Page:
4. The weighing system of claim 3, wherein the passage includes an inlet gate respectively opening and closing responsive to first and second values of an inlet gate signal, and wherein the platform status element further issues the weight captured signal responsive to at least one of i) the first value of the inlet gate signal and the current value of the scale weight exceeding the previous value of the scale weight, and ii) the current value of the scale weight being a predetermined percentage of the previous value of the scale weight.
5. The weighing system of claim 4, wherein the platform status element further includes an element issuing the inlet gate signal with a second value responsive in part to one of i) the current value of the scale weight being a predetermined percentage of the previous value of the scale weight and ii) the position value having a predetermined relationship to the trigger table.
6. The weighing system of claim 3 wherein the platform status element further includes an element issuing the weight captured signal responsive in part to the inlet gate signal having the second value and at least one of i) the position value exceeding a predetermined value, and ii) the current scale weight being less than the previous scale weight.
7. The weighing system of claim 3 wherein the calculation element computes the position value as: at least one of the inlet weight and the exit weight divided by the scale weight.
8. The weighing system of claim 1 wherein the platform status element executes an algorithm basing the weight captured signal on the relative values of the inlet weight signal and the exit weight signal.
Description
BACKGROUND OF THE INVENTION

1. Scope of the Present Invention

The present invention relates to the field of management of quadruped livestock such as pigs based on measured weight. More specifically, the present invention provides an apparatus and system for weighing livestock and provides the possibility for accurate sorting the livestock according to weight.

2. Background of the Prior Art

Livestock producers now feed the livestock in large automated facilities holding literally hundreds or thousands of animals. An important aspect of efficient livestock production is determining the weight of individual animals in a herd. Animals should be shipped for slaughter at their optimal weight. The animal may not grade as well as possible and feed wasting occurs if an animal is fed too long. If fed for too short a time, an animal may again not grade as well, and the chance to add valuable weight to the animal relatively cheaply at the end of the process is lost.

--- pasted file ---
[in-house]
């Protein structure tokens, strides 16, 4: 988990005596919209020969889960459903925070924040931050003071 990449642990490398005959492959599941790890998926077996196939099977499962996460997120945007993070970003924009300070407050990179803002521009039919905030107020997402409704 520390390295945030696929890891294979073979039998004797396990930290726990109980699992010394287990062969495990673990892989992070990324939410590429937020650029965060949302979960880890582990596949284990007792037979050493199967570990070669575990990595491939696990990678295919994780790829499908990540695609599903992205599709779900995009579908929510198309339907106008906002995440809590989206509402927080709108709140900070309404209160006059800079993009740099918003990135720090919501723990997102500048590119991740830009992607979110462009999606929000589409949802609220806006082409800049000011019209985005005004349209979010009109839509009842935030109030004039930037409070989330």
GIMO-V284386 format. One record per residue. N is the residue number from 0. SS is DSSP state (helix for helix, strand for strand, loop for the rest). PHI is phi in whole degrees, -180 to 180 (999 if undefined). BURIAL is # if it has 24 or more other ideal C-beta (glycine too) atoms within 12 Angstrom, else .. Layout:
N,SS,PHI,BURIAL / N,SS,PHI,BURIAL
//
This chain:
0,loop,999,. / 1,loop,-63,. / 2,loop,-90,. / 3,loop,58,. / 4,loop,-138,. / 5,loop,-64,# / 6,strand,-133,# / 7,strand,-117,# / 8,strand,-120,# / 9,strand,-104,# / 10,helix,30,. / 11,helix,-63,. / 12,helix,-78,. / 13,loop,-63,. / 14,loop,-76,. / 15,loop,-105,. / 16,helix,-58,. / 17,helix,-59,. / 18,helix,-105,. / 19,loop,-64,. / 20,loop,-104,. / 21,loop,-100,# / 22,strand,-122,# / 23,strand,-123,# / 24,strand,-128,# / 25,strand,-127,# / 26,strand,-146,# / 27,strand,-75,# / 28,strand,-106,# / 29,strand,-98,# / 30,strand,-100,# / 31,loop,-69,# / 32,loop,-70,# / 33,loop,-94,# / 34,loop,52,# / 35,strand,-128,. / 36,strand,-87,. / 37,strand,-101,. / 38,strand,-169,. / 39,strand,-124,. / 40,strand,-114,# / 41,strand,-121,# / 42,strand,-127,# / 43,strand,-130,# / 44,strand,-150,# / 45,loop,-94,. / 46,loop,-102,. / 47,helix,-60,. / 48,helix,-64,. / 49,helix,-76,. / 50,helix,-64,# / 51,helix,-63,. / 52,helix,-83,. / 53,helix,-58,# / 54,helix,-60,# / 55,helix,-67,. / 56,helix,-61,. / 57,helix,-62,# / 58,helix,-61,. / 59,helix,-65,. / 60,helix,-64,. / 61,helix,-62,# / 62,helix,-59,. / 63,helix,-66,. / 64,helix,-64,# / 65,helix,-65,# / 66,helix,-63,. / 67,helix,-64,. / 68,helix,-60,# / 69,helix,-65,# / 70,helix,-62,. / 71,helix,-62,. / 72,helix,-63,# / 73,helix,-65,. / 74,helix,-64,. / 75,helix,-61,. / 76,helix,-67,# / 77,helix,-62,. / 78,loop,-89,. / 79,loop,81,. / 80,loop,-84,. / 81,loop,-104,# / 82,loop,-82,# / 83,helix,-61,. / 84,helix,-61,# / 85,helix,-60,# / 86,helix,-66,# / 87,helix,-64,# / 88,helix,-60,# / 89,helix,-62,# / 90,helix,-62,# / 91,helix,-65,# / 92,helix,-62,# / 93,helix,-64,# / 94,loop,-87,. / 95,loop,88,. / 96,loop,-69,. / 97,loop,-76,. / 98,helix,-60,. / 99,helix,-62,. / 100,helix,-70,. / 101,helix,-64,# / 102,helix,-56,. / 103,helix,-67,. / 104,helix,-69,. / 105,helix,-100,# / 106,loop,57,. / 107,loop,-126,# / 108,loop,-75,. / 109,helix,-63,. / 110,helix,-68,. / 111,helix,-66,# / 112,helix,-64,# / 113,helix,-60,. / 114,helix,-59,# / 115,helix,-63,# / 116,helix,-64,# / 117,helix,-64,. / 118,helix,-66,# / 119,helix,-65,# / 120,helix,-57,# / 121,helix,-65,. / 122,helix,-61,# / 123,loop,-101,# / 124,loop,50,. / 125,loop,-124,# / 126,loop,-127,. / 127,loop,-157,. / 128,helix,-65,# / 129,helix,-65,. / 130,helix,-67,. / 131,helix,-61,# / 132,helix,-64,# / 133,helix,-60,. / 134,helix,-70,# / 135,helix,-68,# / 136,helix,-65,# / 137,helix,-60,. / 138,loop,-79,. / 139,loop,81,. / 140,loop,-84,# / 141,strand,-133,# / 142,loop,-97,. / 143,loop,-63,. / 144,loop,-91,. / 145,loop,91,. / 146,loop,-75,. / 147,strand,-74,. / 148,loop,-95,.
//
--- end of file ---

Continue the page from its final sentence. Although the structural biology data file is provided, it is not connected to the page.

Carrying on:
These considerations are pertinent in pork production. Pigs gain weight relatively quickly as a percentage of body weight. Weight gains vary substantially from pig to pig. A wrong guess as to weight for an individual pig can be costly when measured as a percentage of the selling price. In fact, estimates suggest that additional profit of at least $20.00 per pig is possible by carefully measuring individual pig weight and basing feed selection and shipping decisions on these weight measurements.

The present invention relates to an apparatus and system that can more accurately and reliably track weight changes in individual members a pig herd. This information allows producers to improve weight gain efficiency through sorting by weight for feed mixture and for selecting and scheduling pigs for shipping to slaughter.

Now, every animal weighing system has a way to control access to the weighing station so that only one animal at a time enters the station. Typically, the system has an inlet gate controlled by the system that closes when an animal has passed through the gate. The gate usually operates pneumatically or hydraulically.

To reduce the chance of more than one pig entering the weighing system at a time, the system must accurately sense when a single animal has passed through the gate, and only then close the gate. The gate should not close on the animal because that may agitate or annoy the animal, deterring the pig from again passing through the weighing system and affecting weight gain. Those familiar with livestock such as pigs know that unpleasant experiences with a particular area of the confinement space will train the livestock to avoid the area, resulting in fewer weighing events for the affected livestock.

Some current systems rely on a sensor such as an animal proximity sensor that initiate the closure of the inlet gate upon sensing an animal passing through the inlet gate. Others use an operator-programmed trigger weight on the weighing platform for this purpose.

Both of these systems have inherent problems. Either type of sensing element requires frequent adjustment during the growth of the animals in the herd to reliably sense presence of a single animal. Each may fail to work properly when there is a large variation in sizes or weights of pigs in the herd.